Eric Johnston reports on the first electoral check of constitutional "reinterpretation" in "LDP Candidate flounders in Shiga governor race," published at JT today.
In a blow to Prime Minister Shinzo Abe and the ruling coalition, Shiga voters chose as their next governor Taizo Mikazuki, the designated successor to Yukiko Kada, over a candidate heavily backed by the Liberal Democratic Party and New Komeito.

The election was the first voter test of the ruling coalition’s decision to reinterpret collective self-defense, as well as the Liberal Democratic Party’s credibility after one of its Tokyo assembly members insulted a female politician...
 Support for Mikazuki, a former Lower House member from the Democratic Party of Japan (DPJ), came from the grassroots: small-business owners, farmers,  environmentalists, nuclear-free advocates, the Social Democratic Party (SDP), and the DPJ.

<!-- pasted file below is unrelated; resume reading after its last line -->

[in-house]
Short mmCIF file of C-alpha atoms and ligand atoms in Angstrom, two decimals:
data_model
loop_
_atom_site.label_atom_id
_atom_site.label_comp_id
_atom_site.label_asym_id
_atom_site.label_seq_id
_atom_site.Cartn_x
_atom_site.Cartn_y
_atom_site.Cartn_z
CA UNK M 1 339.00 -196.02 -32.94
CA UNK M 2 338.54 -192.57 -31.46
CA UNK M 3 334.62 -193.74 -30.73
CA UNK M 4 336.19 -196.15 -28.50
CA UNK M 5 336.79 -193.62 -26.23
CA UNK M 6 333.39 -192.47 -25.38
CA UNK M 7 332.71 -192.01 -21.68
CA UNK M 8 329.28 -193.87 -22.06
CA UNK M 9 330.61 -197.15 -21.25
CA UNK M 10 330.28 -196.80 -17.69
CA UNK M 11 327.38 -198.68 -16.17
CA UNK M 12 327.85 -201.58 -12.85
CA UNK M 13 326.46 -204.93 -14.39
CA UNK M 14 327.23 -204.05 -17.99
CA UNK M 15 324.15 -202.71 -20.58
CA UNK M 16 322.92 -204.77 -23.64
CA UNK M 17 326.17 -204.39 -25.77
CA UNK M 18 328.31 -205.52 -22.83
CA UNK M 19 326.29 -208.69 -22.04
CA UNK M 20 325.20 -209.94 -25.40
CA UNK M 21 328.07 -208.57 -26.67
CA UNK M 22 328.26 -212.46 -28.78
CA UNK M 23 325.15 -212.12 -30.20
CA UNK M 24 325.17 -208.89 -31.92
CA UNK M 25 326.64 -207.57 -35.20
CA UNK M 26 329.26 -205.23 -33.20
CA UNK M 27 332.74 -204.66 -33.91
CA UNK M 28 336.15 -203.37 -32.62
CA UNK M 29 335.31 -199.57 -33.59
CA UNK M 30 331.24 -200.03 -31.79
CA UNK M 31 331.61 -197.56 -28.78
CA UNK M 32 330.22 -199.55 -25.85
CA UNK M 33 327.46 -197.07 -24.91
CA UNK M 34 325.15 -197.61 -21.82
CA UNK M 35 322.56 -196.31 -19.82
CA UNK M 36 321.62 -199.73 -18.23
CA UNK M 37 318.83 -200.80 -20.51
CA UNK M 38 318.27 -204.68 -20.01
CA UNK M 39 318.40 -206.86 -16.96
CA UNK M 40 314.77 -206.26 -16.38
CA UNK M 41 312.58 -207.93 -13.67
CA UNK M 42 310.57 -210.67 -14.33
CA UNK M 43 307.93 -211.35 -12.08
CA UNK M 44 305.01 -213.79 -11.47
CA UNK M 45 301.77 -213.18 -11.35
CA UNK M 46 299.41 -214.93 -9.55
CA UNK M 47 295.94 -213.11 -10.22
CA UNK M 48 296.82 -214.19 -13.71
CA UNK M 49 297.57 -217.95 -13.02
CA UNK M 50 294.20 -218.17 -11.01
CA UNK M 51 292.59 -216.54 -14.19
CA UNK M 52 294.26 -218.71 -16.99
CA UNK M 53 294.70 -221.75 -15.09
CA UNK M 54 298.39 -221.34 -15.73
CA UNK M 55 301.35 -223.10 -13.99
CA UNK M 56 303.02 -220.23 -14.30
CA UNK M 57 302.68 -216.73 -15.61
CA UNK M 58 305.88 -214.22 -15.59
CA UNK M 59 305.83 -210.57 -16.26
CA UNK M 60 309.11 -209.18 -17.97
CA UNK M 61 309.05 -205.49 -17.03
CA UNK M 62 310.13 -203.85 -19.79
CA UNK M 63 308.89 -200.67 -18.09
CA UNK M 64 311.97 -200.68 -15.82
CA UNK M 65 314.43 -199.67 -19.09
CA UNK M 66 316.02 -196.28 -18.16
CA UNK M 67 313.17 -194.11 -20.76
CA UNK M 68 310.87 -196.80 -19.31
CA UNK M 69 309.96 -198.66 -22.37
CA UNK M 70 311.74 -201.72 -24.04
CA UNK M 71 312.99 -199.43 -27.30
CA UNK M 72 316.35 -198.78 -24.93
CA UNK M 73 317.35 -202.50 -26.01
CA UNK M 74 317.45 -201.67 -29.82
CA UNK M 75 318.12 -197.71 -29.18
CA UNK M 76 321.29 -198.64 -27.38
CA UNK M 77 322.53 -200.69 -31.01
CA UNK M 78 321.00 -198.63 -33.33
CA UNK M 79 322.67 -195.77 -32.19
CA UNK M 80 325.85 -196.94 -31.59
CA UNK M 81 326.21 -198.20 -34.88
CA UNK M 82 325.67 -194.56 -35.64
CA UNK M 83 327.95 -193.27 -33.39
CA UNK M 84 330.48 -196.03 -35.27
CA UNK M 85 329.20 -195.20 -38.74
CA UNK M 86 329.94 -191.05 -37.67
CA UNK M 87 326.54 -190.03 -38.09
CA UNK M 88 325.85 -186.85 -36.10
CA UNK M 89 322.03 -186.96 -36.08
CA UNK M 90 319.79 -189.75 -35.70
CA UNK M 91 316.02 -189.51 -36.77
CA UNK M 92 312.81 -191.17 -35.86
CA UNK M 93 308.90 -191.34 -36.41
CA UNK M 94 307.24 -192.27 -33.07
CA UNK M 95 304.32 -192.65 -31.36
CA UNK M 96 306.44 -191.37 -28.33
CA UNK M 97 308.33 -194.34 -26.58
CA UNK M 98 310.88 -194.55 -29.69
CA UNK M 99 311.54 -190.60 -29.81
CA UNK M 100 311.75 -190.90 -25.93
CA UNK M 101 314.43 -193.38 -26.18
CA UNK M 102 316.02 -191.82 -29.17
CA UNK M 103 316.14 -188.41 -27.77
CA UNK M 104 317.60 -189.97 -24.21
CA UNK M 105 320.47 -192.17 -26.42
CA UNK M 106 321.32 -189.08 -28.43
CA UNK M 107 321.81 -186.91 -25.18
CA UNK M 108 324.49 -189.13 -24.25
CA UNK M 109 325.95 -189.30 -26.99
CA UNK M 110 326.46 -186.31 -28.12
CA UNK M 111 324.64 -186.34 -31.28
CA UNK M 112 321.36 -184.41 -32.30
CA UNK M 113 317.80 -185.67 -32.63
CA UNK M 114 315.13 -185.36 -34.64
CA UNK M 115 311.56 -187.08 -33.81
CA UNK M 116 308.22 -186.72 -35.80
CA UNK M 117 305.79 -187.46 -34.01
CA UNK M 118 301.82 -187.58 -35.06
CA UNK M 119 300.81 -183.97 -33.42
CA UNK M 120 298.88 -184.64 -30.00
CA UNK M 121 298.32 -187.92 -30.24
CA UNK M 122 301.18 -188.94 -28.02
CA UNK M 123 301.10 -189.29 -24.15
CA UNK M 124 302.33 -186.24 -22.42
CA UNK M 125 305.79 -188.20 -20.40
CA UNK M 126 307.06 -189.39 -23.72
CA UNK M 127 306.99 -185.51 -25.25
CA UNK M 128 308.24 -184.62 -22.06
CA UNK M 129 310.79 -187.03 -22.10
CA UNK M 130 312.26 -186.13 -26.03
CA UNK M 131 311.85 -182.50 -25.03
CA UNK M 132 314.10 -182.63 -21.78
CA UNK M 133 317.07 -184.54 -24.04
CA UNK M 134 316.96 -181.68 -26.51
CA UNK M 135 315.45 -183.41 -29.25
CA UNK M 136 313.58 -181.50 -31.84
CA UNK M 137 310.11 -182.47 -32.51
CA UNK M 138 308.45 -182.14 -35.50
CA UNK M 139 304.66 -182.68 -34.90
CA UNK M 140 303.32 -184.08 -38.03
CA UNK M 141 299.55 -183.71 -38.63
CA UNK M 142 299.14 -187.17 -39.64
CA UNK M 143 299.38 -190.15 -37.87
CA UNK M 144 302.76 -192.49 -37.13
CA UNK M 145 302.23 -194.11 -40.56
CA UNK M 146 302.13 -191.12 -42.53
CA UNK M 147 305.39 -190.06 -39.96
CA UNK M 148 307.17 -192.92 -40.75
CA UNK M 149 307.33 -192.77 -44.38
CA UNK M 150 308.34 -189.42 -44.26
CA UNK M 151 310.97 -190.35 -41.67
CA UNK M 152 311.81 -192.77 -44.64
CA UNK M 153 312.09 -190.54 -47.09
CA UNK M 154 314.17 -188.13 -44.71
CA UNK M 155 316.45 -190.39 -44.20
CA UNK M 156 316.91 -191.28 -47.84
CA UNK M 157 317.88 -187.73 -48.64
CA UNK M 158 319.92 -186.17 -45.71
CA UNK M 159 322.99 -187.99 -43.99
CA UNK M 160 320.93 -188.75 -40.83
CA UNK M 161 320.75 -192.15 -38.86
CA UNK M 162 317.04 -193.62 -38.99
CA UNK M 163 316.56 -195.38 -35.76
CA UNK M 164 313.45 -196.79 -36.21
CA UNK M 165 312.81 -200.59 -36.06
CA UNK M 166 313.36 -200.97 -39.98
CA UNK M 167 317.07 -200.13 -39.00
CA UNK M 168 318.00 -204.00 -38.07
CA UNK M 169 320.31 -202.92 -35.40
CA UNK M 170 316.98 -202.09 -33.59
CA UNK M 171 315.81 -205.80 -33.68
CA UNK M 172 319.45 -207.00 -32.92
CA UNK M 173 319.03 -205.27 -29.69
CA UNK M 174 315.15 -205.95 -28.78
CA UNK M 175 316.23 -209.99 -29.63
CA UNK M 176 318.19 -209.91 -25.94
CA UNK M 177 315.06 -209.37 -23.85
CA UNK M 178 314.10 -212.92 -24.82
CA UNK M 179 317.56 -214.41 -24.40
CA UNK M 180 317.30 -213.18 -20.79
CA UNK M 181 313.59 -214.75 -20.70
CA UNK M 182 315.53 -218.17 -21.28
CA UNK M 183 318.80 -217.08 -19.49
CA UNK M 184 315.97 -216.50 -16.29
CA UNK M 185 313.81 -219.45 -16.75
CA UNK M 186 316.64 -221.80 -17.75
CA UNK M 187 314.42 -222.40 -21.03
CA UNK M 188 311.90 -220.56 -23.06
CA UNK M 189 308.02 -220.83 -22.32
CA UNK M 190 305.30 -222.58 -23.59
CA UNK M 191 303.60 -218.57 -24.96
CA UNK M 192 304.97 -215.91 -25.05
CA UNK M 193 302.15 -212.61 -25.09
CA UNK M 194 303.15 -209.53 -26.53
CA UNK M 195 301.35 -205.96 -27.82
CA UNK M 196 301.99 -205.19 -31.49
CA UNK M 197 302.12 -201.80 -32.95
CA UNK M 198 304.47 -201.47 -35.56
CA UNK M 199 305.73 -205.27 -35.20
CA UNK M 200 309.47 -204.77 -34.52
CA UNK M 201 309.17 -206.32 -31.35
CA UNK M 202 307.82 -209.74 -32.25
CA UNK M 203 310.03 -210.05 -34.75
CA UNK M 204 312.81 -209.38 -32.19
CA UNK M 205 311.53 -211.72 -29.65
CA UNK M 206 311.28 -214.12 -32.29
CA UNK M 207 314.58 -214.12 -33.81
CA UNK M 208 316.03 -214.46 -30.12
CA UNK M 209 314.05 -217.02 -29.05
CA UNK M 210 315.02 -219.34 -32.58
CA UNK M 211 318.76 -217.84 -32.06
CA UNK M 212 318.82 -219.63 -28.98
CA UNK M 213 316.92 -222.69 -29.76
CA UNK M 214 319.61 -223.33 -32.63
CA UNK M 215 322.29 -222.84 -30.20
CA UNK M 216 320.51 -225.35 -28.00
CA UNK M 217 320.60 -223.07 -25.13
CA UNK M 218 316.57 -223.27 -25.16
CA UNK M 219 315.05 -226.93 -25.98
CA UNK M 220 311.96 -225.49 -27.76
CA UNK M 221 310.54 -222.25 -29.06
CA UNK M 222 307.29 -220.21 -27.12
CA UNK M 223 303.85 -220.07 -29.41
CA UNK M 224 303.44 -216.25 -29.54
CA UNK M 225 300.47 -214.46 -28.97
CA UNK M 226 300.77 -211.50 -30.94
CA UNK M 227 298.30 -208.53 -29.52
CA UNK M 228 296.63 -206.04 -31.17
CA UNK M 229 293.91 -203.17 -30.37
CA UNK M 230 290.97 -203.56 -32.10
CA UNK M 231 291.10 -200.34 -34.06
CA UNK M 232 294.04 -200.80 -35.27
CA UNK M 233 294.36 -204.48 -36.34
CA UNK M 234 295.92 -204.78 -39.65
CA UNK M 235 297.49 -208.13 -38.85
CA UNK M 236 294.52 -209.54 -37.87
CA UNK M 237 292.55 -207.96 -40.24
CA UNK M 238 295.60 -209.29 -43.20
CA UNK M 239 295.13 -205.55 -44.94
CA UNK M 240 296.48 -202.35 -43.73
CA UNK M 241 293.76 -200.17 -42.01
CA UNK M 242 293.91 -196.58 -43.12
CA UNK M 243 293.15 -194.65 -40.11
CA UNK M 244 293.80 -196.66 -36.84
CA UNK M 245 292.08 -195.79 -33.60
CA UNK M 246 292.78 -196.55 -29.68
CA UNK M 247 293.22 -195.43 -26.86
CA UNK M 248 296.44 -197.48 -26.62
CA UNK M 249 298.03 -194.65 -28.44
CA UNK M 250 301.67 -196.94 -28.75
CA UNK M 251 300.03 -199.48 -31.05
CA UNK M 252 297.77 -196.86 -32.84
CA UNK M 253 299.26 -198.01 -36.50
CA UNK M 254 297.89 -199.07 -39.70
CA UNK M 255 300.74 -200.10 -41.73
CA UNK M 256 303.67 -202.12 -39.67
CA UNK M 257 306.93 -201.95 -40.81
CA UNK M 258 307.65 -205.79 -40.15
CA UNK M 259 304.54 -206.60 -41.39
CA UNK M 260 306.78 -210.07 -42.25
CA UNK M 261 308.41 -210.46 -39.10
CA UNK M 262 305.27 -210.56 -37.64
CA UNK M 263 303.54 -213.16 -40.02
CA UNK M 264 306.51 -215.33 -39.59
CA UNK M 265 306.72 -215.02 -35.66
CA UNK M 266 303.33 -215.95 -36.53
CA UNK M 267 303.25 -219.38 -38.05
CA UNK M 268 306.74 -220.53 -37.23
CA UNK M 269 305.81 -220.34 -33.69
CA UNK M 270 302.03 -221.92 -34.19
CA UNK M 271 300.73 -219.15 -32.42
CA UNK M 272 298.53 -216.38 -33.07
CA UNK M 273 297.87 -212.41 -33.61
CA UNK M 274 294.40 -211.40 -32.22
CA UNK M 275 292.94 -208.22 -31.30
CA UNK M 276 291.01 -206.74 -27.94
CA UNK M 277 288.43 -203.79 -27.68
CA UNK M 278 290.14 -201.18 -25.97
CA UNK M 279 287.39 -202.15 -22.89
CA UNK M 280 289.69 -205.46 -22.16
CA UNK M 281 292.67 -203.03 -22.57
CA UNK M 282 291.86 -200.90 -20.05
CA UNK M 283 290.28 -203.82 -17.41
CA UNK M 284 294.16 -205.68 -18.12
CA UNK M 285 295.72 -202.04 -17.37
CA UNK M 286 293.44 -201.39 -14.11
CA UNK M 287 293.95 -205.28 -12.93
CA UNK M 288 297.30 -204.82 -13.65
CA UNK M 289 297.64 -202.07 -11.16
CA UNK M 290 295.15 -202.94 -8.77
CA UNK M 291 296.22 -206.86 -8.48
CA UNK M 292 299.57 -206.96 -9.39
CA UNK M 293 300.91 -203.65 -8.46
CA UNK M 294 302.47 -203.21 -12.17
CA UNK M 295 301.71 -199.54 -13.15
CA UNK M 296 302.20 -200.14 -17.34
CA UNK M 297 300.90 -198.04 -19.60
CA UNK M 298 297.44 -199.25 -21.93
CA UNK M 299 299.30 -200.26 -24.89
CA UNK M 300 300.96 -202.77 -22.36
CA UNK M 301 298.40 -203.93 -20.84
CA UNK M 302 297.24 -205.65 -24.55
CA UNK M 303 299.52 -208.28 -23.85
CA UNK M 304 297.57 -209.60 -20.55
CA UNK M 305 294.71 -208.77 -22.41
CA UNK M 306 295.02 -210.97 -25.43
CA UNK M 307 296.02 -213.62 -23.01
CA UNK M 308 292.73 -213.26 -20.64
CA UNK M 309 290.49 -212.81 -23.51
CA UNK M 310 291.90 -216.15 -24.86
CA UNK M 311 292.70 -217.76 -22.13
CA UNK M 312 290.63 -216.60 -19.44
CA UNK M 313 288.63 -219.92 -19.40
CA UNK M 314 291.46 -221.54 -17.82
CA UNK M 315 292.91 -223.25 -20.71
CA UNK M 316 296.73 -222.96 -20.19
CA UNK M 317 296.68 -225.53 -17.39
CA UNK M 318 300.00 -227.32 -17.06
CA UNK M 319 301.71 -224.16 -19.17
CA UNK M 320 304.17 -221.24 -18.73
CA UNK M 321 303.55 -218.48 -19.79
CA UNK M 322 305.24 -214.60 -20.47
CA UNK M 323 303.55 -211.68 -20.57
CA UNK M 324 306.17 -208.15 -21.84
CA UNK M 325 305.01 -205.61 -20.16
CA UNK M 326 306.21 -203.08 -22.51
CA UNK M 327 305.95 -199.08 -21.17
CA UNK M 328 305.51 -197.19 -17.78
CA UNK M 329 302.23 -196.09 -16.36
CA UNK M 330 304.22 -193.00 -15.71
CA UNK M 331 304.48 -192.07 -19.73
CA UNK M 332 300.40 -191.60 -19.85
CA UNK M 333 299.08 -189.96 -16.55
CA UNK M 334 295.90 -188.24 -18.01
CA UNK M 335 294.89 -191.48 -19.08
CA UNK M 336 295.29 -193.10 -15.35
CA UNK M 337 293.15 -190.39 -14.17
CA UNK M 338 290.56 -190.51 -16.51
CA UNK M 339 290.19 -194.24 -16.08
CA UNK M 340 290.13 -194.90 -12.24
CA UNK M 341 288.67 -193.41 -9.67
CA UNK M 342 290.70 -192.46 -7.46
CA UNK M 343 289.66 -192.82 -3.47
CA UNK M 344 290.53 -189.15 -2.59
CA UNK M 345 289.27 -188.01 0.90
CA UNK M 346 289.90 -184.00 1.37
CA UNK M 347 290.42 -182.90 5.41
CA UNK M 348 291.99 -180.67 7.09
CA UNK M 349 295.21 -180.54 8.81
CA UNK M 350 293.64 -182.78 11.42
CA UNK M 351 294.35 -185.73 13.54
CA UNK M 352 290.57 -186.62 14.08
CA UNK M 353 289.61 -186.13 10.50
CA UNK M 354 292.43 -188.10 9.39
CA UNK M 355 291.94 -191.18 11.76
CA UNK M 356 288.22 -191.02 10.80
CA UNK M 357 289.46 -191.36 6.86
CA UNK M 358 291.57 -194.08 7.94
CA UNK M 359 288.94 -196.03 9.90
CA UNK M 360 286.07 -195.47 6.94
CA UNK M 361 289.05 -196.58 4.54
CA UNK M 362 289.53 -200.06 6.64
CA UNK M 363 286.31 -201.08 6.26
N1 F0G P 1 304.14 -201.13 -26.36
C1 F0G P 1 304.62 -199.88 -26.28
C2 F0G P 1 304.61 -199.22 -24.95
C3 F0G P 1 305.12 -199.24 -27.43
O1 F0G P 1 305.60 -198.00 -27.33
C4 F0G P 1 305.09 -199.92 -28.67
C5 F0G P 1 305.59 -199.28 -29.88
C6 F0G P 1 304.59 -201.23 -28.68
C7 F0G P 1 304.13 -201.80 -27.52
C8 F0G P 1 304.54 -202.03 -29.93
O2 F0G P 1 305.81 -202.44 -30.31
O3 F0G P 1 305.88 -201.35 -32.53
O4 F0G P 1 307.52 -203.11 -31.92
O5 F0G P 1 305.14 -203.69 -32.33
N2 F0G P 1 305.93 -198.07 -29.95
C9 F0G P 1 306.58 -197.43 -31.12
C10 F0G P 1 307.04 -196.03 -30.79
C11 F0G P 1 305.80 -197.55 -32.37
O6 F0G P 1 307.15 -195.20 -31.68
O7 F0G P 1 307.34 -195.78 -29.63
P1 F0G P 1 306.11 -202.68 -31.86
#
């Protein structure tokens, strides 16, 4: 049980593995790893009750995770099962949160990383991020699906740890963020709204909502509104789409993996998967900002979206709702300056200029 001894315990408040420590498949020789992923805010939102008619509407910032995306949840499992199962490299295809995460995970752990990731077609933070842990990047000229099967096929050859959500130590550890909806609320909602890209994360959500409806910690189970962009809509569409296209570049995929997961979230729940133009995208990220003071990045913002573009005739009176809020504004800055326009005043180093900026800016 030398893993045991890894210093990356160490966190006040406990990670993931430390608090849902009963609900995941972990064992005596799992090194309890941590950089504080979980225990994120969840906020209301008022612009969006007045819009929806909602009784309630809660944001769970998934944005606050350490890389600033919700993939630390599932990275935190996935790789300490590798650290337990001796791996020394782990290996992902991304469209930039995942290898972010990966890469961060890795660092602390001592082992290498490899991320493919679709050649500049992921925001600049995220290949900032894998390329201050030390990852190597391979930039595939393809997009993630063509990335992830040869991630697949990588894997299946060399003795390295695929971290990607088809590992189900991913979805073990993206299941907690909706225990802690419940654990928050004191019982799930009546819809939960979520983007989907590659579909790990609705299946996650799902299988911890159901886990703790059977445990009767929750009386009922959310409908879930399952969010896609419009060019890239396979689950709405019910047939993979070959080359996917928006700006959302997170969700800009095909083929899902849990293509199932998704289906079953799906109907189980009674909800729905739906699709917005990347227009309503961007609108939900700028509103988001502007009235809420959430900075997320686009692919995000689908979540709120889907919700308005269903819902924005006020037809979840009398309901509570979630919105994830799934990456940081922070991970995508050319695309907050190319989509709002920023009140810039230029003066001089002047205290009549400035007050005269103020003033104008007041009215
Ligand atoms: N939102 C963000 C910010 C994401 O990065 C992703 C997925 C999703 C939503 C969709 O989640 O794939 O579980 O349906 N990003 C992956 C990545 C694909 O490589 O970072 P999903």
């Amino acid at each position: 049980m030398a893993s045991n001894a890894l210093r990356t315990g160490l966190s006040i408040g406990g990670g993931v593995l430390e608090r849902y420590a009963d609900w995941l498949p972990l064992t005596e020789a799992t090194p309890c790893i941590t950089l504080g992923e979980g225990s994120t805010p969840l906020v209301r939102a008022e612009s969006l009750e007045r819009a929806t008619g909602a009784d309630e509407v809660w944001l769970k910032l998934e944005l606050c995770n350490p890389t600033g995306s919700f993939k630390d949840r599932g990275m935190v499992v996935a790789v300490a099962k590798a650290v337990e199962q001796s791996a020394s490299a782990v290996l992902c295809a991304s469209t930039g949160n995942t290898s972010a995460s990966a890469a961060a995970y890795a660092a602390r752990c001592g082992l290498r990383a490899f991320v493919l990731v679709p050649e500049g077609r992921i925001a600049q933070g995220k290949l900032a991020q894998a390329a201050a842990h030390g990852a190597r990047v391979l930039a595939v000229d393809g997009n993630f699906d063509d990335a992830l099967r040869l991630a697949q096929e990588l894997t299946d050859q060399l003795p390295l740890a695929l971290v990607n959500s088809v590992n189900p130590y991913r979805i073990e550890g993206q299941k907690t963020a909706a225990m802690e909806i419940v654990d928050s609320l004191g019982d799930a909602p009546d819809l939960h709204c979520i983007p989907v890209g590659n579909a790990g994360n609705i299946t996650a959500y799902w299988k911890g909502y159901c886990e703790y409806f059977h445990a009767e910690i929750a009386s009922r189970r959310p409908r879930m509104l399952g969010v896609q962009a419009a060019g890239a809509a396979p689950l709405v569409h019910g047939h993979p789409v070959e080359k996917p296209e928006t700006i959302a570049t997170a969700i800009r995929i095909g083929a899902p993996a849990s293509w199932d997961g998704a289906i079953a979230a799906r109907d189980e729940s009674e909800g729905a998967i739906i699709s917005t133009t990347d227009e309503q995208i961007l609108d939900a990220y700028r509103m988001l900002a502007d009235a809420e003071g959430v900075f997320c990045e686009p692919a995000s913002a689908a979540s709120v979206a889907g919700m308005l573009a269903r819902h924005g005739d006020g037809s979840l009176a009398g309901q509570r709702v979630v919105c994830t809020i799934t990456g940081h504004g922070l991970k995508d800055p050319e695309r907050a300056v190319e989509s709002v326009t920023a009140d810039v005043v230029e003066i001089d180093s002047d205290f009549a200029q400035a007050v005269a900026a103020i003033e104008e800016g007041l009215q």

Mikazuki's election reflects a growing political mobilization of Japanese people outside of Japan Inc. to save what's left of postwar Japan's pacifist, middle-class society and to get rid of the nation's greatest threat to lives and well-being: nuclear power plants.  The administration favors international finance, construction, and nuclear industries to the detriment of Japan's mainstream.

Public debt-fueled quantitative easing has artificially boosted the stock market, resulting in quick profits for speculators. However, ordinary Japanese people are bearing the cost: the average standard of living in Japan is at its lowest point in three decades. The childhood poverty rate in Japan has climbed to 16%, under the current administration, the highest level recorded, since poverty surveys began in 1985. Over 16% of the entire population, 23.2% of people aged 65 and older, and 54.6% of single-parent households are suffering from poverty. On April 1, the Abe government raised the consumption tax, which disproportionately hurts the poor, from 5% to 10%; and wants to raise the consumption tax again, to 10% in 2015, if the GDP hits 3%. This is unlikely, as the GDP is now at 1.4%, and expected to decrease under Abenomics.